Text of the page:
Broken-hearted when her live-in boyfriend impregnates her best frenemy, Indigo Adams accepts a one-way ticket to Seoul, South Korea, and a challenge from her Great-Aunt Matilda: Forget that boy. Go and make something of yourself. Bruised from an international public relations nightmare as the new heir to the multi-billion-dollar Han Incorporated, Hyunkyung Han seeks positive publicity in the form of a wedding. She consults with Madame Eve to find a nice, well-behaved Korean American with bilingual and bicultural skills. Instead, Madame Eve sends Indi, a naïve philosophy major graduate working for minimum wage at the local pub. Enraged to find Indi can’t speak one word of Korean, Hyunkyung orders her sent home on the next plane to Spillville, Iowa. Then Hyunkyung shakes Indi’s hand, and the sparks fly. With all of her professional responsibilities, how can Hyunkyung allow herself to fall for the wrong woman? How can Indi feel attraction for a woman who despises her?
Seoul Spankings offers a light-hearted romp through the perils and joys of navigating an intercultural romance. Certain to delight all fans of a happily ever after with a kinky twist.
“Say my name,” she demanded, startling me with her fierceness. Korean For Foreigners had told me saying someone’s name was rude.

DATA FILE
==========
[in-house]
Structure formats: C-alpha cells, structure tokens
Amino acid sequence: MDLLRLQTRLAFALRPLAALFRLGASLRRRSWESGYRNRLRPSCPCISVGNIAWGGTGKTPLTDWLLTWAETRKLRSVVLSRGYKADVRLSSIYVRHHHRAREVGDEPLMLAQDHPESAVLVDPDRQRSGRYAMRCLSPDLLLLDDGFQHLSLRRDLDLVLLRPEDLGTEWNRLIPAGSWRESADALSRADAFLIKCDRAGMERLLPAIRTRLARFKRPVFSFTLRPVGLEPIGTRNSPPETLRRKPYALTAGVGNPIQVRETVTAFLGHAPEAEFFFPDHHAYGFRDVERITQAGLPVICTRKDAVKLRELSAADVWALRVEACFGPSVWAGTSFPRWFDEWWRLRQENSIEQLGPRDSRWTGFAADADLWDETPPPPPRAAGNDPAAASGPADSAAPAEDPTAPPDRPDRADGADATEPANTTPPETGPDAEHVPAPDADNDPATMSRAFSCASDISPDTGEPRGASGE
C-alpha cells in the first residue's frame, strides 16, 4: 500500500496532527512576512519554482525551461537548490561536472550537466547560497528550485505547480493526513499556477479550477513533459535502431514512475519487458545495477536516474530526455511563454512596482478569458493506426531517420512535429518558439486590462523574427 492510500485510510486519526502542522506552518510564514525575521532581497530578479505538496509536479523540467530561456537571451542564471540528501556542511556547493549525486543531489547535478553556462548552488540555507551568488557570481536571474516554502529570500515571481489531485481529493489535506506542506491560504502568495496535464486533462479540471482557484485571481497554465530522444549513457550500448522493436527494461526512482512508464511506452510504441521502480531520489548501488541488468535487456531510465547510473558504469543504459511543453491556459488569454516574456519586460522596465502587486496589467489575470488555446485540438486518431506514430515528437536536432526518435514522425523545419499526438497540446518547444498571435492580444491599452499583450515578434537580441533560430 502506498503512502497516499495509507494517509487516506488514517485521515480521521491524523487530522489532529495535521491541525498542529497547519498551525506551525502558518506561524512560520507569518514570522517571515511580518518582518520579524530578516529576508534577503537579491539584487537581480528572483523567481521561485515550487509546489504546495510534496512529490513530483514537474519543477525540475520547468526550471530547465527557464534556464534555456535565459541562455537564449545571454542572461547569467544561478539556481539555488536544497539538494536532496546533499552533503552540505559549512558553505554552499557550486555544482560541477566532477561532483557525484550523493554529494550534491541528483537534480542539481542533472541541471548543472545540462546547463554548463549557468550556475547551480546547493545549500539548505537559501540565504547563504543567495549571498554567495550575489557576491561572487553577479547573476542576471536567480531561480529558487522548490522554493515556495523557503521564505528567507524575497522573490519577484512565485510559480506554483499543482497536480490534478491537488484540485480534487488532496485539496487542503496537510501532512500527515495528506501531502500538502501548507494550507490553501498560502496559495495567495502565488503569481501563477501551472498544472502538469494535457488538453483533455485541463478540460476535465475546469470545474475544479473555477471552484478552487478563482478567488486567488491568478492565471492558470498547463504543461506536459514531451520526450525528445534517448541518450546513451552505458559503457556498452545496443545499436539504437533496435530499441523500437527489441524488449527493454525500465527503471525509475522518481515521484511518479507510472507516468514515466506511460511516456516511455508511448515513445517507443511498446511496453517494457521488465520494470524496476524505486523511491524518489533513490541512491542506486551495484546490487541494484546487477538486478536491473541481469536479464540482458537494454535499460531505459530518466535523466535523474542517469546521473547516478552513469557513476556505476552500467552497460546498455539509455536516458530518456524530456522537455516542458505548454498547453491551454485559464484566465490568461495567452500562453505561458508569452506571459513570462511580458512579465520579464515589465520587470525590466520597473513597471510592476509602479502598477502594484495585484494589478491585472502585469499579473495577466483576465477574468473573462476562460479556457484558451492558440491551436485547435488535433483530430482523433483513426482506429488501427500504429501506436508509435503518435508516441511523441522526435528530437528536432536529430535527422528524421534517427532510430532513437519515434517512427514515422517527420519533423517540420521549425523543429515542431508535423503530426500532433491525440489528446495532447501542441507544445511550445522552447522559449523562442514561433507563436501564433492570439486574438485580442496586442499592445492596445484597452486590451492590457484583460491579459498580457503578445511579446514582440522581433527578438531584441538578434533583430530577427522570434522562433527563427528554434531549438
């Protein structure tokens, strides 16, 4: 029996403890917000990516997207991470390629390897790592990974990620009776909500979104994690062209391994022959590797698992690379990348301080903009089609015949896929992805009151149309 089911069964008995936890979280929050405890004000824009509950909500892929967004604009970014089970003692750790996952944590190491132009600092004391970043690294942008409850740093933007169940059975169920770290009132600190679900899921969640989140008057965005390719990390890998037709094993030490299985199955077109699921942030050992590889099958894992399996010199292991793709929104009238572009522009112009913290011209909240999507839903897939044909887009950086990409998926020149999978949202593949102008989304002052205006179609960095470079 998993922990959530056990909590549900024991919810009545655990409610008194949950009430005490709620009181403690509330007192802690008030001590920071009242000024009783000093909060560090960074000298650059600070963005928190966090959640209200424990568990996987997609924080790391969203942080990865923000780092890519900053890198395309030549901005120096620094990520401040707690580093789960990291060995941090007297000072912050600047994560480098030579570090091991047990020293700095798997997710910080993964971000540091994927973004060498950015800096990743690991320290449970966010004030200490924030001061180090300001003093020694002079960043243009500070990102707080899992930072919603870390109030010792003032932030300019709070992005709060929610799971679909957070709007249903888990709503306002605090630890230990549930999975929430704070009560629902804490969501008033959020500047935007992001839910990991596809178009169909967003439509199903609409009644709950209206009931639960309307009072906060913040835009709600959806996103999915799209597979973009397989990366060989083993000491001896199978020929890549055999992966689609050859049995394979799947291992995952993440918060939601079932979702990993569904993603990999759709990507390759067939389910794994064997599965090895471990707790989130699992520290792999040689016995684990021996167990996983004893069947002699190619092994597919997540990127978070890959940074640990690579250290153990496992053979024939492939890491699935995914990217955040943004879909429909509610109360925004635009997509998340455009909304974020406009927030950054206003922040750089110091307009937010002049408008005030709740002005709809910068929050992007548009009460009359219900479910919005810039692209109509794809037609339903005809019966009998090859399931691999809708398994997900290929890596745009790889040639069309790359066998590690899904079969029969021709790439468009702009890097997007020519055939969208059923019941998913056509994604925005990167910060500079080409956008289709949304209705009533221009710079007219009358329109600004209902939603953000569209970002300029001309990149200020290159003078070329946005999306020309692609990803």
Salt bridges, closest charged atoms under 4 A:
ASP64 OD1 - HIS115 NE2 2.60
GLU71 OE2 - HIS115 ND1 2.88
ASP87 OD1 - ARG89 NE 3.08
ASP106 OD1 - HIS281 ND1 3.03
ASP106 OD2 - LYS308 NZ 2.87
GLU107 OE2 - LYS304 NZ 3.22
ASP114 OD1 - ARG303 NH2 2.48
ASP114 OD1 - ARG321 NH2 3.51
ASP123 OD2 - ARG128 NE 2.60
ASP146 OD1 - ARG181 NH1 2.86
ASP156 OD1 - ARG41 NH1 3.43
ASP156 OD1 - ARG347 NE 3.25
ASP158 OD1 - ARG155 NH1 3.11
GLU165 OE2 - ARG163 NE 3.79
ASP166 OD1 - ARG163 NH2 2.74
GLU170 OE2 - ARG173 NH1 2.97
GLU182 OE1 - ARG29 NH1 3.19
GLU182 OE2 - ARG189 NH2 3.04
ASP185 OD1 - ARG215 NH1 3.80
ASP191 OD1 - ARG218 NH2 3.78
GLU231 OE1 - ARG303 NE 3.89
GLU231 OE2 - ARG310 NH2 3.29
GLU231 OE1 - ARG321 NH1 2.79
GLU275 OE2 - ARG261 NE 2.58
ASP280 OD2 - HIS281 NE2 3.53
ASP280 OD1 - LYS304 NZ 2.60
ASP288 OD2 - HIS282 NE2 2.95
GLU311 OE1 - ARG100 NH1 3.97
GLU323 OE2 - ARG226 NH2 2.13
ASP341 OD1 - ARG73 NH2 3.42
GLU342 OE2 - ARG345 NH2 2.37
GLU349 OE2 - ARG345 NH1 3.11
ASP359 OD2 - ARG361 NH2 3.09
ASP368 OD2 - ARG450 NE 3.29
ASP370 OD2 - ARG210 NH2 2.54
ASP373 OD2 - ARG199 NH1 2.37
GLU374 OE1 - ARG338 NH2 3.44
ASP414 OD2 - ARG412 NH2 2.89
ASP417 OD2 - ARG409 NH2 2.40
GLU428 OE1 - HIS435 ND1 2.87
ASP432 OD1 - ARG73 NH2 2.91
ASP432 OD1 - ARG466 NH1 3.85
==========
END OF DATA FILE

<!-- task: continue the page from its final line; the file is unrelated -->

“Hee-yon,” I stammered, unable to form the alien syllables. “Huh…huh-yawn.”
She pursed her lips, circling my chair. “Indi Go,” she enunciated in the odd, separated manner seeming to order me from her presence. “Here, I am not Ee Sajahng. I am Hyunkyung Han, and you will call me by name.”
“Ee,” I faltered. Some of her employees had said something familiar. “Ee?” I latched onto the only sound I could replicate.
“Ee Sajahng,” she repeated. “Founder. Investor. A title, not a name. Call me Hyunkyung.” This time, as she walked around me, her knee brushed against mine. A tiny gymnast vaulted somewhere underneath my ribs, and I spoke without thinking.
“Can’t I say HK?” After all, her staff called me Miss Go. Why insult her by butchering the sounds I couldn’t form?
She paused behind me, delaying long enough to highlight the ludicrous nature of my request. Yo, Barack ol’ buddy. I can call you BO, right?
“Sorry,” I mumbled.
“Americans are so familiar,” she said, in an undertone.
“Koreans are so formal!” I protested.
“Yes,” she answered, tapping one manicured finger against another. “Let’s show you how formal.”